What is a Magnet?A magnet is an object or a device that gives off an external magnetic field. Basically, it applies a force over a distance on other magnets, electrical currents, beams of charge, circuits, or magnetic materials. Magnetism can even be caused by electrical currents.
While you might think of metal magnets such as the ones you use in class, there are many different types of magnetic materials. Iron (Fe) is an easy material to use. Other elements such as neodymium (Nd) and samarium (Sm) are also used in magnets. Neodymium magnets are some of the strongest on Earth.
Different Types of MagnetsThere are many different types of magnets. Permanent magnets never lose their magnetism. There are materials in the world that are called ferromagnetic. Those materials are able to create and hold a specific alignment of their atoms. Since many atoms have a magnetic moment (tiny magnetic field), all of the moments can add up to create a magnet. Scientists use the word hysteresis to describe the way the atoms stay aligned.
Most of the magnets you see around you are man-made. Since they weren't originally magnetic, they lose their magnetic characteristics over time. Dropping them, for example, weakens their magnetism; as does heating them, or hammering on them, etc.
There are also air-core magnets. Air-core magnets are created by current flowing through a wire. That current produces the magnetic field. You create an air-core magnet by wrapping miles of wire around in a doughnut shape (toroid). When you send current through the wire, a magnetic field is created inside of the doughnut. Scientists sometimes use air-core magnets to study fusion reactions.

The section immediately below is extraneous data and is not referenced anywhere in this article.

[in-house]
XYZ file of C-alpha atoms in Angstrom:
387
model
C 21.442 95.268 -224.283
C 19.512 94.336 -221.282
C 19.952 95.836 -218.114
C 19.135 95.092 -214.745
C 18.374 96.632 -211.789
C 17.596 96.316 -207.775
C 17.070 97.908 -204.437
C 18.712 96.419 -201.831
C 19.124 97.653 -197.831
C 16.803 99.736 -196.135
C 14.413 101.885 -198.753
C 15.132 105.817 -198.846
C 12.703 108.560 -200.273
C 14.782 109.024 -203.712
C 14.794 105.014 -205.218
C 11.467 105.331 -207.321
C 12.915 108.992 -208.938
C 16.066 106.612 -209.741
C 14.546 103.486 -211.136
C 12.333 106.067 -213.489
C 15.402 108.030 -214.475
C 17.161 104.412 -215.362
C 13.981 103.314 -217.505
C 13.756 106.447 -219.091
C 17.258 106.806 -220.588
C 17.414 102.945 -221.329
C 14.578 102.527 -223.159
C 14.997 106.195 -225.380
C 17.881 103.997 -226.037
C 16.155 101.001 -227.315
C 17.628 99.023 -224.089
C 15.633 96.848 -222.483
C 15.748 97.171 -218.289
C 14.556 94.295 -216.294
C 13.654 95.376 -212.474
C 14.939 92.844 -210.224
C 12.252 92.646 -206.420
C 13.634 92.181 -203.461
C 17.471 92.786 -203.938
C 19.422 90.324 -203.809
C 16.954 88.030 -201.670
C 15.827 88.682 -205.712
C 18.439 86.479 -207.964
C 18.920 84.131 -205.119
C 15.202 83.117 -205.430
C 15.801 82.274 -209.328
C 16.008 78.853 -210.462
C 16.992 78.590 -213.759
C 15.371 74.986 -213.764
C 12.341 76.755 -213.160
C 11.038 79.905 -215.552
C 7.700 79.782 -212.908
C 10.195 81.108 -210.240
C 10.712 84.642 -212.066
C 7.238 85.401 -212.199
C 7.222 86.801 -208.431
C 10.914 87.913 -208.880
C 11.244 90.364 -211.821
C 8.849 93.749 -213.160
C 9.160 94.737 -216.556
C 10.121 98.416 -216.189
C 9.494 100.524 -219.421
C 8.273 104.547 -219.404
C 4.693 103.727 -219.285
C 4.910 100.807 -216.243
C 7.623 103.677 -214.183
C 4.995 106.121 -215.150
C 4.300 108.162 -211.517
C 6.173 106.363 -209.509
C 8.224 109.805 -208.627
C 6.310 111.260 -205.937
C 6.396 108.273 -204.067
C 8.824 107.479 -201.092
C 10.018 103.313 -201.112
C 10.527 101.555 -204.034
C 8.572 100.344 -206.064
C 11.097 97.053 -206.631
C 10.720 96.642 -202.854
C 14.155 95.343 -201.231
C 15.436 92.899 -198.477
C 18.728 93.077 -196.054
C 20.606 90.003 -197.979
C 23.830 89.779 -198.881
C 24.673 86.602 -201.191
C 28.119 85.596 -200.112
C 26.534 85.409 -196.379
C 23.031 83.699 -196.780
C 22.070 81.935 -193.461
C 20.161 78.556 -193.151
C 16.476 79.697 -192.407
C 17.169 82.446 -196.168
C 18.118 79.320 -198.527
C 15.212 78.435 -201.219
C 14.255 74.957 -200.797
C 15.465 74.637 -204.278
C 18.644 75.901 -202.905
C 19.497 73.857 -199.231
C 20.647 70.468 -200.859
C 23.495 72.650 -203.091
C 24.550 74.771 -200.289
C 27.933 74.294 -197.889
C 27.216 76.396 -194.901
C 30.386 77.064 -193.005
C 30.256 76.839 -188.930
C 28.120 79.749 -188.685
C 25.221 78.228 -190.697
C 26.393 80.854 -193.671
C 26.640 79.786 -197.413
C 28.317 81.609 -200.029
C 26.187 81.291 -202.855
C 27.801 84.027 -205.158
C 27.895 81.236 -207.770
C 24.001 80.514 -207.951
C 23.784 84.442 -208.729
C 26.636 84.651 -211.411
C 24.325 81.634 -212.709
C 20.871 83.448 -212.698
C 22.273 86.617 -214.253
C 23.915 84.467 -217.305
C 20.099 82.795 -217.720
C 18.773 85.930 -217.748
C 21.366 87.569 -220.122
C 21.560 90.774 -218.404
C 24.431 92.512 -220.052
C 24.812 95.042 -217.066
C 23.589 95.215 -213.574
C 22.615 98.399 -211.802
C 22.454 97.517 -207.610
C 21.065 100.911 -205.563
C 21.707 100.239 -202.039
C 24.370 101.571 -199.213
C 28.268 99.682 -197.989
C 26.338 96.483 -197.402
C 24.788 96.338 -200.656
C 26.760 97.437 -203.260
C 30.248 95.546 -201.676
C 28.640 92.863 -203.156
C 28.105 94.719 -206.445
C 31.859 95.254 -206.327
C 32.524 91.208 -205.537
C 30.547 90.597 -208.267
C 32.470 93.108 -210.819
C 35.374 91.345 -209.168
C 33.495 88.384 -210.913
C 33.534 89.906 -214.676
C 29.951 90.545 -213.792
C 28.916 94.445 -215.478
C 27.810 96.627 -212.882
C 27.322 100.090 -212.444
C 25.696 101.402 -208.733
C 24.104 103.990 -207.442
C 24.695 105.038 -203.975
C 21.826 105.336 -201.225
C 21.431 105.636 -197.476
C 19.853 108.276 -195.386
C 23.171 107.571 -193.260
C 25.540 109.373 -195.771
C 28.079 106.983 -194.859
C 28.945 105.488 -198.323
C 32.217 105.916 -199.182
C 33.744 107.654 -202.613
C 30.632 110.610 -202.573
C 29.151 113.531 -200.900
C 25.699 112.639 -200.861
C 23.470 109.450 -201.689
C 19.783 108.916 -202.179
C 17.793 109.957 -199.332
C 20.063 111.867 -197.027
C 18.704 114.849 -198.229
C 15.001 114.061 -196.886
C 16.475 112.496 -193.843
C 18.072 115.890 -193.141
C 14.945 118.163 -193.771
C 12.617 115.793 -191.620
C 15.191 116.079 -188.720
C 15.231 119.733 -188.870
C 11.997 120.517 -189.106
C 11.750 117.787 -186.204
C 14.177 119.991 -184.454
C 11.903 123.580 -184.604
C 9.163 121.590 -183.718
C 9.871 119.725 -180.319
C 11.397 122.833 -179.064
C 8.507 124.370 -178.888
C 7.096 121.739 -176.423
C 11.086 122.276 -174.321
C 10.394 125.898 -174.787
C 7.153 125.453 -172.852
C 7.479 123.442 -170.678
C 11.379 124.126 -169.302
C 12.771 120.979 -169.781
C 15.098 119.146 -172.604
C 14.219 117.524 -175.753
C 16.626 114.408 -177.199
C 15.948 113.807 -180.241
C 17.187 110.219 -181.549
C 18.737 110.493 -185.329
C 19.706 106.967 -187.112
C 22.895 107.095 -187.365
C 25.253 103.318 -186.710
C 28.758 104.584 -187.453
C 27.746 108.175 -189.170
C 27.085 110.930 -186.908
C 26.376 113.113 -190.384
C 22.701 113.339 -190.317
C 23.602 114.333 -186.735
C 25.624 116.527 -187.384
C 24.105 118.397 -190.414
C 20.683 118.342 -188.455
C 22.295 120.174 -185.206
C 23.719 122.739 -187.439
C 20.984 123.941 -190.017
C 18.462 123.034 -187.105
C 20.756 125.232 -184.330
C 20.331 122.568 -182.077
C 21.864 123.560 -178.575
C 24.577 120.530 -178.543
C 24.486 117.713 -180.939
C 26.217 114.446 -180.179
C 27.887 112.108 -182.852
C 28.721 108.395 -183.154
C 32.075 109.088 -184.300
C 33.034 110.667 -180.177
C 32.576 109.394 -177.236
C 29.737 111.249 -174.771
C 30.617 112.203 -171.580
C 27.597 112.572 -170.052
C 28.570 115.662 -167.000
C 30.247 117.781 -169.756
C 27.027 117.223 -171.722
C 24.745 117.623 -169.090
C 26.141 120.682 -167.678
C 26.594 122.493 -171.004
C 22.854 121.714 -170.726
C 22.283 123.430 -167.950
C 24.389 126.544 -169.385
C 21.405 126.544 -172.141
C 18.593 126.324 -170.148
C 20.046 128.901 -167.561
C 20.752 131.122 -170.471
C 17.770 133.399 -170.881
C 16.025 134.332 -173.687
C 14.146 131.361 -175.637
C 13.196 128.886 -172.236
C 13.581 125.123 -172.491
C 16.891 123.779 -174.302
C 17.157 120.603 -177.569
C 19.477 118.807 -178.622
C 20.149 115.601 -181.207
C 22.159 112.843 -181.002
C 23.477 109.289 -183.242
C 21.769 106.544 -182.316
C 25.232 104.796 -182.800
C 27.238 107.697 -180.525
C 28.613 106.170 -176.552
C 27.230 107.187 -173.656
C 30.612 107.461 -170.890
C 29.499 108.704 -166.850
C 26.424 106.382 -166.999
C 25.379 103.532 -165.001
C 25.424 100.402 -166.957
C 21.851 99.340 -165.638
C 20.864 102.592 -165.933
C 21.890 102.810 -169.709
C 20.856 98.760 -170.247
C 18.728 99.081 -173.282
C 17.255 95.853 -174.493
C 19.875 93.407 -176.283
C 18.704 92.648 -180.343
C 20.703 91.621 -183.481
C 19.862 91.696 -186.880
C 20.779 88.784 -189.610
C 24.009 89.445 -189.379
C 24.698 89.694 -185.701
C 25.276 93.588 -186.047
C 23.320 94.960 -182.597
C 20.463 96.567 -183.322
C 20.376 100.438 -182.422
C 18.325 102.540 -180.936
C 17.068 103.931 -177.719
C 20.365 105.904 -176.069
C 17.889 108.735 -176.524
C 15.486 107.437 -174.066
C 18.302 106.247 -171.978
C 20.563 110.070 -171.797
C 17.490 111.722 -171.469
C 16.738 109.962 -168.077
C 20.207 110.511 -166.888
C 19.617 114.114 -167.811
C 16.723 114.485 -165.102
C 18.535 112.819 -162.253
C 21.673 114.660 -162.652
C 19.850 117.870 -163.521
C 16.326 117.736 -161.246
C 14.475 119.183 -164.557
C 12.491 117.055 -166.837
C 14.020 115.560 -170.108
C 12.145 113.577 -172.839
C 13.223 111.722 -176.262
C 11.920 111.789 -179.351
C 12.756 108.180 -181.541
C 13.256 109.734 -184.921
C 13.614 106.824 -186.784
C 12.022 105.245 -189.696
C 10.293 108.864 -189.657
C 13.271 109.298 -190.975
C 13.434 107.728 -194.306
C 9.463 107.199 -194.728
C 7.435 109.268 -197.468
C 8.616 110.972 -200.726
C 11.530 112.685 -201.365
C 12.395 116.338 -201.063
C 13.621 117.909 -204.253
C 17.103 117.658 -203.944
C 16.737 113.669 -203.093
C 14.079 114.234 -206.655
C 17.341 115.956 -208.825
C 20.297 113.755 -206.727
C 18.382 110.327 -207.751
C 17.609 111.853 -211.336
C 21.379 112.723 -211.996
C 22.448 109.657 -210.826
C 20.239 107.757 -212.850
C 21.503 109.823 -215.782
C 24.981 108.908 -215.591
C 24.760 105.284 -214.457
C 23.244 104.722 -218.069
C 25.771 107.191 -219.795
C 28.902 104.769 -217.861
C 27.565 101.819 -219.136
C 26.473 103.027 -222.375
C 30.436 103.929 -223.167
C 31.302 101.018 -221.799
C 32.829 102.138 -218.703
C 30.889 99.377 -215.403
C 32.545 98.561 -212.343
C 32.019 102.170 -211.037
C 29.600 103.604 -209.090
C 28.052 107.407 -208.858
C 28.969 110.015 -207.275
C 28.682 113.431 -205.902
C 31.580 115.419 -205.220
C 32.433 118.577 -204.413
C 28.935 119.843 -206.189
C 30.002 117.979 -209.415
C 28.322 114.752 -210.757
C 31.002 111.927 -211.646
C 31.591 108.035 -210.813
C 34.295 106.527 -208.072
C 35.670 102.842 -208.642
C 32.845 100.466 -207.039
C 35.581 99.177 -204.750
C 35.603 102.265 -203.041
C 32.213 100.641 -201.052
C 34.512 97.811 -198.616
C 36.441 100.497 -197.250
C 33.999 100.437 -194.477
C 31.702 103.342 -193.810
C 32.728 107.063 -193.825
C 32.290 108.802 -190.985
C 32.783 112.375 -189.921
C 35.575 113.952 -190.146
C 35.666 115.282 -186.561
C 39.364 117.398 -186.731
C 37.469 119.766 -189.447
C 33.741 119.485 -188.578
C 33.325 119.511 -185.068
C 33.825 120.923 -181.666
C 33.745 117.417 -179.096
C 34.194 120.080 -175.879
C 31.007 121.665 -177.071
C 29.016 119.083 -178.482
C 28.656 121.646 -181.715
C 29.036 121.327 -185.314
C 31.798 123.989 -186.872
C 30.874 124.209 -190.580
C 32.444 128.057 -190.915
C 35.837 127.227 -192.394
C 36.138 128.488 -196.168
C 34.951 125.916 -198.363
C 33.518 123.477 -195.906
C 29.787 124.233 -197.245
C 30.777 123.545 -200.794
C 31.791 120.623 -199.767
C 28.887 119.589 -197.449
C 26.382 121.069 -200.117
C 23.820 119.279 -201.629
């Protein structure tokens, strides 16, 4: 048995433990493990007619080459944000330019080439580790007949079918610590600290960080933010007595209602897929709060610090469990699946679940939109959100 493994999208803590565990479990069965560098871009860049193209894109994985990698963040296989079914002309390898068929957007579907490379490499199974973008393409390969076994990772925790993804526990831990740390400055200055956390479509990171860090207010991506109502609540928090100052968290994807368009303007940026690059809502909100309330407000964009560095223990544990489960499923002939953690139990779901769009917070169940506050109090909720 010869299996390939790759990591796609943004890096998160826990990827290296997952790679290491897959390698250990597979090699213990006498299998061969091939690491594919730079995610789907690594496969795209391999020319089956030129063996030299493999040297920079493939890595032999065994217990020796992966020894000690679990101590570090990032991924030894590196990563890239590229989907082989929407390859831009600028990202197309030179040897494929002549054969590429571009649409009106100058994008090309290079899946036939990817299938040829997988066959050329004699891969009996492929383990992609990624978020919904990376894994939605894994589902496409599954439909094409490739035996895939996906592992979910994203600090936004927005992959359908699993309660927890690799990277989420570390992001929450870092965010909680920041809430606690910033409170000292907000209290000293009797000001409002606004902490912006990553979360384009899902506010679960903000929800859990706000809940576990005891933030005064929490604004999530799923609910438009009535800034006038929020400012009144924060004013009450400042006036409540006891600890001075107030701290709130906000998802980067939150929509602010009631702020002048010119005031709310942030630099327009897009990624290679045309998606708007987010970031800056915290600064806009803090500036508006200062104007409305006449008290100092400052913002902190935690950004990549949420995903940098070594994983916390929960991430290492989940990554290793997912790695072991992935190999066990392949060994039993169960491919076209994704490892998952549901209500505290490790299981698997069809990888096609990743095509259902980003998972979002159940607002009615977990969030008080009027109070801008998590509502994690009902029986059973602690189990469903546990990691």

Electromagnets are different because they have a ferromagnetic material (usually iron or steel) located inside of the coils of wire. The core isn't air, it is something that aids in producing magnetic effects, so electromagnets are typically stronger than a comparable air-core magnet. Air-core and electromagnets can be turned on and off. They both depend on currents of electricity to give them magnetic characteristics. Not only can they be turned on and off, but they can also be made much stronger than ordinary magnets. You might see an electromagnet at work in a junkyard lifting old cars off the ground.
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- Electric Fields
- Magnetic Fields
- Faraday's Law
- Coulomb's Law
- DC Power
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Investigating Electricity and Magnetism (NASAConnect Video)
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